Hours of work

JobKeeper changes to the Fair Work Act

The JobKeeper wage subsidy scheme helps qualifying employers significantly affected by coronavirus to keep paying their employees. To support the JobKeeper scheme in Australian workplaces, temporary JobKeeper provisions have been added to the Fair Work Act.

Under the Fair Work Act JobKeeper provisions, employers can give directions (called ‘JobKeeper enabling directions’) and make agreements with their employees to help manage their business in certain circumstances. Find out more at JobKeeper wage subsidy scheme.

For information about directing employees in the JobKeeper scheme to return to the workplace or perform work, go to Directions to return to work and the workplace.

Due to the impacts coronavirus is having on the community, a number of unions and employer associations are applying to the Fair Work Commission to increase award flexibility.

This may affect the entitlements on this page.

For a list of determinations and to see if your award is affected go to Temporary changes to workplace laws during coronavirus.

Ordinary hours are an employee's normal and regular hours of work, which do not attract overtime rates.

Awards, enterprise agreements and other registered agreements set out any:

  • maximum ordinary hours in a day, week, fortnight or month,
  • minimum ordinary hours in a day,
  • times of the day ordinary hours can be worked (eg. between 7am - 7pm).

The ordinary hours can be different for full-time, part-time and casual employees.

Spread of hours

The time of the day ordinary hours are worked is called the spread of hours (eg. between 7am - 7pm). Time worked outside the spread of ordinary hours can attract overtime rates.

Find more information about maximum and minimum hours of work and the spread of hours in your award by selecting from the list below.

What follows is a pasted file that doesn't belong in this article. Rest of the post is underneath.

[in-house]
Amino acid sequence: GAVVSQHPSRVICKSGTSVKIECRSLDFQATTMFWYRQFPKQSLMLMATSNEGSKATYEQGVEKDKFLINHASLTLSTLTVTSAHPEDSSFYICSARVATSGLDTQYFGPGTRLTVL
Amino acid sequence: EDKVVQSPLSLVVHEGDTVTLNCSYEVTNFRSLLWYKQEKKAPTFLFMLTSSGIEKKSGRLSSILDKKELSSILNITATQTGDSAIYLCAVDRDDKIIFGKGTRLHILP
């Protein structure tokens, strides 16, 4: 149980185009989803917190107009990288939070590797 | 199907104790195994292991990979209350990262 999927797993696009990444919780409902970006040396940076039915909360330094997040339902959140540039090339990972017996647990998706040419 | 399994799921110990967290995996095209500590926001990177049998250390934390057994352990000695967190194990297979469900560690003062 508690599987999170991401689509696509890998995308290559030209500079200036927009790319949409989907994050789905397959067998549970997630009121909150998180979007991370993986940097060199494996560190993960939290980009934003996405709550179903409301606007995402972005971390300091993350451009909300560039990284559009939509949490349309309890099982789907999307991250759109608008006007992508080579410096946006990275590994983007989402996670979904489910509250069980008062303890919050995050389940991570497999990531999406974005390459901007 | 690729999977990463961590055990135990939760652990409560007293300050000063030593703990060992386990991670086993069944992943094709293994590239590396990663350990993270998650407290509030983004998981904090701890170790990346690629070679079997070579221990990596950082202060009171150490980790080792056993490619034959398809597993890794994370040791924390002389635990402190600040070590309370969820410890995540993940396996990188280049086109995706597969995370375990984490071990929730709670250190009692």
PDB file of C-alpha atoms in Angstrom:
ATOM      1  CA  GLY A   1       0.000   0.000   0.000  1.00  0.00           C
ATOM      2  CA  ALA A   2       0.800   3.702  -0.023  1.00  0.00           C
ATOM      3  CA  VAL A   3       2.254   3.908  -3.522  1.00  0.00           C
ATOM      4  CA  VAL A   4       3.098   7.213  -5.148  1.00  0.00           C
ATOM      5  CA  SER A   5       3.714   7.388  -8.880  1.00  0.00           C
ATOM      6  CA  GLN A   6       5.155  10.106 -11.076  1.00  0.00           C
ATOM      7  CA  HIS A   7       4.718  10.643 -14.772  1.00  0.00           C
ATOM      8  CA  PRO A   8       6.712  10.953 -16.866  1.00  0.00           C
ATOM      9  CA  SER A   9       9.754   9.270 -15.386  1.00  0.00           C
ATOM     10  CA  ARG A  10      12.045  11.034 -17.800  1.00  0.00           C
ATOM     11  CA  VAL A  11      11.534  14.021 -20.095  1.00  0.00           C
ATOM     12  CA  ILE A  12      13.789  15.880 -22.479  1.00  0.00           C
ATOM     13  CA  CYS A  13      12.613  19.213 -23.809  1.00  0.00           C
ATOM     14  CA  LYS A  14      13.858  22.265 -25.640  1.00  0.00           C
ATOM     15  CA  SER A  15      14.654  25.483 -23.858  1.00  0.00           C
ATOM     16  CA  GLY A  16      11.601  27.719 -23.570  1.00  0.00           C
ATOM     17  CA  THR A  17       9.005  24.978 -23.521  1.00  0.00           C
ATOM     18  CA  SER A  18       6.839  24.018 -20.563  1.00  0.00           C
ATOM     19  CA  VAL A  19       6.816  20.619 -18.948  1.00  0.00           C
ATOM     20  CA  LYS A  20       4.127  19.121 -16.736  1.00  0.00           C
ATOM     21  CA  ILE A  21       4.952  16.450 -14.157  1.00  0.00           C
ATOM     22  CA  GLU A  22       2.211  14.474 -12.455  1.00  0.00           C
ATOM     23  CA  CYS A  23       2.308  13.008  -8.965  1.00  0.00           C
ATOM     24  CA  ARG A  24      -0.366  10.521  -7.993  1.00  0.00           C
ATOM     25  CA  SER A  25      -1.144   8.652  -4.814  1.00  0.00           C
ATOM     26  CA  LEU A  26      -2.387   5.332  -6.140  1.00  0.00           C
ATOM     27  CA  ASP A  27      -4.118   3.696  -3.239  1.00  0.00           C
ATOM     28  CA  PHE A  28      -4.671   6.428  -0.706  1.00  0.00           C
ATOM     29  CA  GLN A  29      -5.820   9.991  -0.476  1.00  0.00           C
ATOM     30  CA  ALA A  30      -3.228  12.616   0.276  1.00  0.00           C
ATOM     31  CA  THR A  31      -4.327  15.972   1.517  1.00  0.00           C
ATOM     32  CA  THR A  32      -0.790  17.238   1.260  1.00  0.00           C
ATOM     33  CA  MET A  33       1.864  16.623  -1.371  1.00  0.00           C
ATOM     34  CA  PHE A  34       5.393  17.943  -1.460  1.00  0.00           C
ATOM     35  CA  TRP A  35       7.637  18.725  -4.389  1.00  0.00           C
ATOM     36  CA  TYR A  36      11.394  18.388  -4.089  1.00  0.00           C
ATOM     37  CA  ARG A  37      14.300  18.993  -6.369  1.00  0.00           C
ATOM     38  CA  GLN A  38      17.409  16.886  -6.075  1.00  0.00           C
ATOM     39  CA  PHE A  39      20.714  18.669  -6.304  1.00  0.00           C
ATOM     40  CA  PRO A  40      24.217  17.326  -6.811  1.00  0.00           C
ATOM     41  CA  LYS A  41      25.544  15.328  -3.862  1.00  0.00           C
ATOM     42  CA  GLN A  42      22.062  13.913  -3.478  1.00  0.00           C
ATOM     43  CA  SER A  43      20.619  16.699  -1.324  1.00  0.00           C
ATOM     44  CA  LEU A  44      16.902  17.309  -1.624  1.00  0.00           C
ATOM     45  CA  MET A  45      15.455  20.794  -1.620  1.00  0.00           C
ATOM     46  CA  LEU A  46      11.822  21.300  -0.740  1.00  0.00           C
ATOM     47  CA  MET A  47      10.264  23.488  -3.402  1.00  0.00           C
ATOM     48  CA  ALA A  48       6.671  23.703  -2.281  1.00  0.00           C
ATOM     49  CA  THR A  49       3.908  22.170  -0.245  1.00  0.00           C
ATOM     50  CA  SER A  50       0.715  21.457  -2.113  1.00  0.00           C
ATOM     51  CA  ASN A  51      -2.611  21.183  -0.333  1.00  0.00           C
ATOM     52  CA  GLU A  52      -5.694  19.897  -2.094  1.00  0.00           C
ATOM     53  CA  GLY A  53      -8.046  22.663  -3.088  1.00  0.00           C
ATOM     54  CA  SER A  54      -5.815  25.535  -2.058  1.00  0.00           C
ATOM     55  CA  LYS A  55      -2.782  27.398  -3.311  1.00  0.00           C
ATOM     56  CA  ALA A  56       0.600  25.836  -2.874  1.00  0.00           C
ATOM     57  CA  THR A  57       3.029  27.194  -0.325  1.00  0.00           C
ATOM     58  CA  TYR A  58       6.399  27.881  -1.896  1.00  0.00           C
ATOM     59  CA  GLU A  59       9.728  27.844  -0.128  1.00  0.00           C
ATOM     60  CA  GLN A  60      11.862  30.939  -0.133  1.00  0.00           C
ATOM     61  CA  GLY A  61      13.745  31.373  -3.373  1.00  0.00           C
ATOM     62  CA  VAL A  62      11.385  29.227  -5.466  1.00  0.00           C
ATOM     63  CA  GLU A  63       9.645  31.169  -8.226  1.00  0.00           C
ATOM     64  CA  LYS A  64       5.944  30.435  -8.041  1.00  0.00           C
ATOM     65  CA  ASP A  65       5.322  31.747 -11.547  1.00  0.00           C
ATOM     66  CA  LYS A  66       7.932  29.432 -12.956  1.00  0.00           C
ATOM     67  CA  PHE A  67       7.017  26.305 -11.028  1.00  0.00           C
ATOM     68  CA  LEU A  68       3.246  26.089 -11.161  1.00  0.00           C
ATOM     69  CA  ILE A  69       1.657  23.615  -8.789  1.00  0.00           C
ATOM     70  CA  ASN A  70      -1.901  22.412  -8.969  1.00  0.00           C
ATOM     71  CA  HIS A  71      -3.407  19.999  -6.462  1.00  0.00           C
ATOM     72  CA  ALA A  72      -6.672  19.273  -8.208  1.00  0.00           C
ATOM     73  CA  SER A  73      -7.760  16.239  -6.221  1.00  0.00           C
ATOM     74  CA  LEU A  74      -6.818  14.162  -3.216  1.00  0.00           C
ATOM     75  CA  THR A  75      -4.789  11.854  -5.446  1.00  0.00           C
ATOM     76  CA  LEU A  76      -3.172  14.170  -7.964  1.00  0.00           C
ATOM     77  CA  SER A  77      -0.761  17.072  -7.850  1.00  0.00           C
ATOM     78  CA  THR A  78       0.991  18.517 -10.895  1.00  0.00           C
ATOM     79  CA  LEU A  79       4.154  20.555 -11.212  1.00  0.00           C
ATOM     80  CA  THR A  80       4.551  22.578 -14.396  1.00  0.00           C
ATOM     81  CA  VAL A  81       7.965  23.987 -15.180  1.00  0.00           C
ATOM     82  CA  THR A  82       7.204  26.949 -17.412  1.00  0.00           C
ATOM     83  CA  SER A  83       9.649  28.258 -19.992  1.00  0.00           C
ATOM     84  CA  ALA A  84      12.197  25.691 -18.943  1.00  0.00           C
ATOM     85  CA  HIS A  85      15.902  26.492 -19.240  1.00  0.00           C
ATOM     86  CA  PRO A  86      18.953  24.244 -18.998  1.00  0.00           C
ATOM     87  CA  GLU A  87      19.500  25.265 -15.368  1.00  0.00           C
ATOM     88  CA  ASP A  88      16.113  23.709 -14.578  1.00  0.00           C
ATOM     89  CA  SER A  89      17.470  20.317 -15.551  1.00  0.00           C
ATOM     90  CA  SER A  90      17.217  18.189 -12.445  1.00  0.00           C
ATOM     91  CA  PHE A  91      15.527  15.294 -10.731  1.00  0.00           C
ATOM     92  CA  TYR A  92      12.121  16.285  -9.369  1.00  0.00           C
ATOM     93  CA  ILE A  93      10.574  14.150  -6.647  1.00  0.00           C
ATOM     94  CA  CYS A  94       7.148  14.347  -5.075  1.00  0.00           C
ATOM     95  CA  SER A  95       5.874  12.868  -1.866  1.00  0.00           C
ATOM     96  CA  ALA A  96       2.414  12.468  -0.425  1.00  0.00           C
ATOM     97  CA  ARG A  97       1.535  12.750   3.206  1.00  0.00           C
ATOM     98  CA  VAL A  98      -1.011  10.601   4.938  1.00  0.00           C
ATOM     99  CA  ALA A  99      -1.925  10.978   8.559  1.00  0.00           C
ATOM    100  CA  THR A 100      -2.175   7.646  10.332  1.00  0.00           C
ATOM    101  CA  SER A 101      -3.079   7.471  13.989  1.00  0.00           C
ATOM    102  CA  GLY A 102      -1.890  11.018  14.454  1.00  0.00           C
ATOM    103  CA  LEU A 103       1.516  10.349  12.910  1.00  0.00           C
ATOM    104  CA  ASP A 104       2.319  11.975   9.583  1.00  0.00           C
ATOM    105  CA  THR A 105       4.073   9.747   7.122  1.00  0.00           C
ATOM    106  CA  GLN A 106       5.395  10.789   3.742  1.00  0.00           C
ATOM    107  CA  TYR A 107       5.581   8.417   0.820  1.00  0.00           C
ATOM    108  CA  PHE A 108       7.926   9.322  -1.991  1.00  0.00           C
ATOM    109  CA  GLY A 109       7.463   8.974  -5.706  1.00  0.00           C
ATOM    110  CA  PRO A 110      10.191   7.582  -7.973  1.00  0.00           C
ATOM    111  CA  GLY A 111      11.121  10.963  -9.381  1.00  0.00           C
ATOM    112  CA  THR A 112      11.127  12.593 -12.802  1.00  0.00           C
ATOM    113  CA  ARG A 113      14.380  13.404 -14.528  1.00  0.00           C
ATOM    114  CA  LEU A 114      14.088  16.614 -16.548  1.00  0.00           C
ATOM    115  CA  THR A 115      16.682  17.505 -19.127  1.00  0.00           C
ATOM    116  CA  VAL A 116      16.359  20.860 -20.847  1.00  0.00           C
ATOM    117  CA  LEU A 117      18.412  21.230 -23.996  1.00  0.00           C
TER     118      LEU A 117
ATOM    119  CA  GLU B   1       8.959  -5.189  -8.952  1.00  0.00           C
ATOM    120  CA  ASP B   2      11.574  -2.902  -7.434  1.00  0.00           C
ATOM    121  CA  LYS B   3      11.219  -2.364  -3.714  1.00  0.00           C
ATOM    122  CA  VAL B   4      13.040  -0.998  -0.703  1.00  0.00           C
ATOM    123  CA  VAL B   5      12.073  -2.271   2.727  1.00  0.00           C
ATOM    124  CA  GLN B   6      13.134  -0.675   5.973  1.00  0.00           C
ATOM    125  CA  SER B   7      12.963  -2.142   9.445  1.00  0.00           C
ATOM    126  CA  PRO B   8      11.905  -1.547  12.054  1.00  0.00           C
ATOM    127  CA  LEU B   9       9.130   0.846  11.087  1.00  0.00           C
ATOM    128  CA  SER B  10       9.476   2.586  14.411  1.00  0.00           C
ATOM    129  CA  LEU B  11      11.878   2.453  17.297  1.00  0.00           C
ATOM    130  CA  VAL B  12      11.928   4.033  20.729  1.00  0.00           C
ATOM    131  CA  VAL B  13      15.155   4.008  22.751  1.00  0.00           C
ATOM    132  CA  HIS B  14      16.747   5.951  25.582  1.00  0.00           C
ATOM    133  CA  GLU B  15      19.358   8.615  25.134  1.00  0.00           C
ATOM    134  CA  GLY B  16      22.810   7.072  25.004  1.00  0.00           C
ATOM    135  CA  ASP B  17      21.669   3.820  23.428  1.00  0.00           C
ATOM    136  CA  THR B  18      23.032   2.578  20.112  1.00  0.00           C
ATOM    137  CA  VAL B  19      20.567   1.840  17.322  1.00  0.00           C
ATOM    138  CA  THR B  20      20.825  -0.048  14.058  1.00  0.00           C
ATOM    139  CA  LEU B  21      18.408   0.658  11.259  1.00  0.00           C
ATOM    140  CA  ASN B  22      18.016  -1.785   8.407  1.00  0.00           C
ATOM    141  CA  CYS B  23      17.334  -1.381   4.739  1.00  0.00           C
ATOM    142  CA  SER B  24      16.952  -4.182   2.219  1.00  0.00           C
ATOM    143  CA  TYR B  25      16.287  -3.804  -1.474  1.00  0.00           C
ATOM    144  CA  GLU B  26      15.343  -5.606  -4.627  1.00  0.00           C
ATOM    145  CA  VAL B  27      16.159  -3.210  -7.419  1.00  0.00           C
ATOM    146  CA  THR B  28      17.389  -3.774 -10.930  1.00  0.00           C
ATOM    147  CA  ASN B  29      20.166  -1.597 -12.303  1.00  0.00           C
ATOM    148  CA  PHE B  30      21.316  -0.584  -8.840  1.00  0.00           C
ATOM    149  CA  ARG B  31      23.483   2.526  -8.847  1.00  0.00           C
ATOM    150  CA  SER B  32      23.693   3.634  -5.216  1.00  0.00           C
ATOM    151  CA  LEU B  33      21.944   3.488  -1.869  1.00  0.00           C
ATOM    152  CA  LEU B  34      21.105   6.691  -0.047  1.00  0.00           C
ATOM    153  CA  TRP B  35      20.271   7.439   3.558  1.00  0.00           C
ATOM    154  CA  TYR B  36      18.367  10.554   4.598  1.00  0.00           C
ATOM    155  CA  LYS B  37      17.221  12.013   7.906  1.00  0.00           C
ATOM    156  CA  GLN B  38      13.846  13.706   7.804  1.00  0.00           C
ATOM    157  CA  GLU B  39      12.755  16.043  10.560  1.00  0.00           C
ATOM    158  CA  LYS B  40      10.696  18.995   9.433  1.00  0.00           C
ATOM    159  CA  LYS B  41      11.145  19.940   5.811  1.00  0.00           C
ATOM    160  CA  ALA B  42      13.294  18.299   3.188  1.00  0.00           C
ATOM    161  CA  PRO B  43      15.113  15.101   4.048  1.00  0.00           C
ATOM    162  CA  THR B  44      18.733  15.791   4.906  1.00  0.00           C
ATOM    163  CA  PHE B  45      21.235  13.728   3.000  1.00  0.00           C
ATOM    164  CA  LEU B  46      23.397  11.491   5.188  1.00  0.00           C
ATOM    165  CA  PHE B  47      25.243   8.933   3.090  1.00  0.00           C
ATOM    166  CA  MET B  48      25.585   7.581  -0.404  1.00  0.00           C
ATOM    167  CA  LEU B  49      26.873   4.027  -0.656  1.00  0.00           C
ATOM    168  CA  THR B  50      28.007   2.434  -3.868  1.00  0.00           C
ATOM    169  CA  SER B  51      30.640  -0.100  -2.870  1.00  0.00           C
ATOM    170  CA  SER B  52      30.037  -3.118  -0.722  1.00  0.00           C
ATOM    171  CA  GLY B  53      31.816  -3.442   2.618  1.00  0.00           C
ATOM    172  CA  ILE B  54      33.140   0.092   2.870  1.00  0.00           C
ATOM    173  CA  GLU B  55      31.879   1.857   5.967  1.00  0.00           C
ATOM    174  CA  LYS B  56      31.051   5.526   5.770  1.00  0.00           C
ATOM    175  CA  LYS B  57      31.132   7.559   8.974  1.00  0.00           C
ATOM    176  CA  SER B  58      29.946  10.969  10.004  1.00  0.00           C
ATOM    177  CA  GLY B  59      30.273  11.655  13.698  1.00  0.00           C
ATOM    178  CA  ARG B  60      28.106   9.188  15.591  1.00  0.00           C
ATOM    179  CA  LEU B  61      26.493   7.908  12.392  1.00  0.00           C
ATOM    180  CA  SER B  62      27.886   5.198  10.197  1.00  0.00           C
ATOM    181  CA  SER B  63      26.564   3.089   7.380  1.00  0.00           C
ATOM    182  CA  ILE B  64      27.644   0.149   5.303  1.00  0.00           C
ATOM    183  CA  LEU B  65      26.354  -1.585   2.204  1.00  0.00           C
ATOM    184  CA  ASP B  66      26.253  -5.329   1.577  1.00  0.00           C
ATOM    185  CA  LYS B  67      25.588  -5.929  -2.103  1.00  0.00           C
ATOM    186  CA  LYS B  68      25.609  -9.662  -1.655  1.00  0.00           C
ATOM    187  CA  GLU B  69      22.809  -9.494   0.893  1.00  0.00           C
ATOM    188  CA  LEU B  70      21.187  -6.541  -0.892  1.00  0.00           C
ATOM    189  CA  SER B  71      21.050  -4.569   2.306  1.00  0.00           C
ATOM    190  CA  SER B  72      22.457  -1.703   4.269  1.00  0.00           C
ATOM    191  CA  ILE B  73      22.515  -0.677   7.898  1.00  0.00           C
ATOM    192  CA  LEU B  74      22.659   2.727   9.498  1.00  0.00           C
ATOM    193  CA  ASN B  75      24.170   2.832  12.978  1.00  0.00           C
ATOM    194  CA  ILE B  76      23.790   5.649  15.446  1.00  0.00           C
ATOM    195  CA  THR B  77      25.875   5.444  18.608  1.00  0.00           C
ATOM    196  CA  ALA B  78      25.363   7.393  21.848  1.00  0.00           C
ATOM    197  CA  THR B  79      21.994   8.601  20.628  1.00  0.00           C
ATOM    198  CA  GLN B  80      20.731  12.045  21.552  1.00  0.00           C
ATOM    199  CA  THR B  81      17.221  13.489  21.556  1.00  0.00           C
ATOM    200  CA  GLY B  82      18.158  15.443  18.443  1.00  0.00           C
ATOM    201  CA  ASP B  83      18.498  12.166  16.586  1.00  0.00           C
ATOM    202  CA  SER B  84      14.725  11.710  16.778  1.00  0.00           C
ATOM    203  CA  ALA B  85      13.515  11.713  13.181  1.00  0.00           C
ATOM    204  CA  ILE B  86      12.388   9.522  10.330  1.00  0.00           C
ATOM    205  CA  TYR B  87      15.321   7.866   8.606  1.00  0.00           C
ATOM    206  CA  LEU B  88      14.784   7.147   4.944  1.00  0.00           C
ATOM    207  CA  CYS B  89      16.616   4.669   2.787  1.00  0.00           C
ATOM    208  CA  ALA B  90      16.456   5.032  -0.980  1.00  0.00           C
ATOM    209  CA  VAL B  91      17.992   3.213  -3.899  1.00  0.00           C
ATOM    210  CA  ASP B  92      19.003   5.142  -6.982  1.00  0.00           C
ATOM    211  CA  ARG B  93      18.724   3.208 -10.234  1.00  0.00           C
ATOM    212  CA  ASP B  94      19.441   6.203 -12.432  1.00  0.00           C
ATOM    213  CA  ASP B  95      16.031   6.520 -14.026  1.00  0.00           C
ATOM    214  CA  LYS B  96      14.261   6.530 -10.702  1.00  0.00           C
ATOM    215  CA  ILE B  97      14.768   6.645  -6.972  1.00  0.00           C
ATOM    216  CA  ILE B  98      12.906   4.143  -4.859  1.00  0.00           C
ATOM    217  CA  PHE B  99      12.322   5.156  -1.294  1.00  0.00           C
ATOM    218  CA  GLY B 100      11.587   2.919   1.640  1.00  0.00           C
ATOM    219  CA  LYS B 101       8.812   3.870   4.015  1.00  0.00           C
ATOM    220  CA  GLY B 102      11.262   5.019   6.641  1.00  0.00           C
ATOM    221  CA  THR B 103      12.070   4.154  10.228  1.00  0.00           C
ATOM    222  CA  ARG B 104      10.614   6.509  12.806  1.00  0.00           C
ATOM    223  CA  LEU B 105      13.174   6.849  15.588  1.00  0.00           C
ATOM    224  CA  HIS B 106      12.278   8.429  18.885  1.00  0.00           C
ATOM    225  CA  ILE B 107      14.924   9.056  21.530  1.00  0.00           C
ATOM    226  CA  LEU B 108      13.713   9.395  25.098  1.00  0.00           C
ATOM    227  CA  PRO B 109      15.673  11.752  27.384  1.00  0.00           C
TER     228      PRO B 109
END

Vehicle Award

Temporary changes to the Vehicle Award

On 11 May 2020, the Fair Work Commission varied the Vehicle Award by adding a temporary new Schedule I. Schedule I operates until 31 August 2020.

Schedule I changes entitlements relating to:

  • full-time and part-time employees' hours of work
  • annual leave.

The changes under Schedule I apply to employees engaged in vehicle industry repair, services and retail work.

They don’t apply to employees engaged in vehicle manufacturing under the previous sections 2-4 of the Vehicle Award (such as vehicle manufacturing employees, drafting, planning and technical employees and supervisory employees). This is because from 29 May 2020 the Manufacturing Award started covering these employees. Go to Changes in awards in 2020 to learn more about coverage changes to the Vehicle Award.

Schedule I also doesn’t apply to employees in the JobKeeper scheme. For information about the JobKeeper scheme, see JobKeeper wage subsidy scheme.

While Schedule I operates, an employee’s usual terms and conditions of employment under the Vehicle Award continue to apply, unless they’ve been changed by Schedule I. If they have, Schedule I applies instead.

These changes may affect the information on this page.

Go to Vehicle Award changes during coronavirus for more information about the changes and when they apply.

Based on what you've told us, it looks like you're covered by the Vehicle Repair, Services and Retail Award [MA000089].

Other than vehicle sales

Maximum number of hours

The maximum number of ordinary hours employees can work is: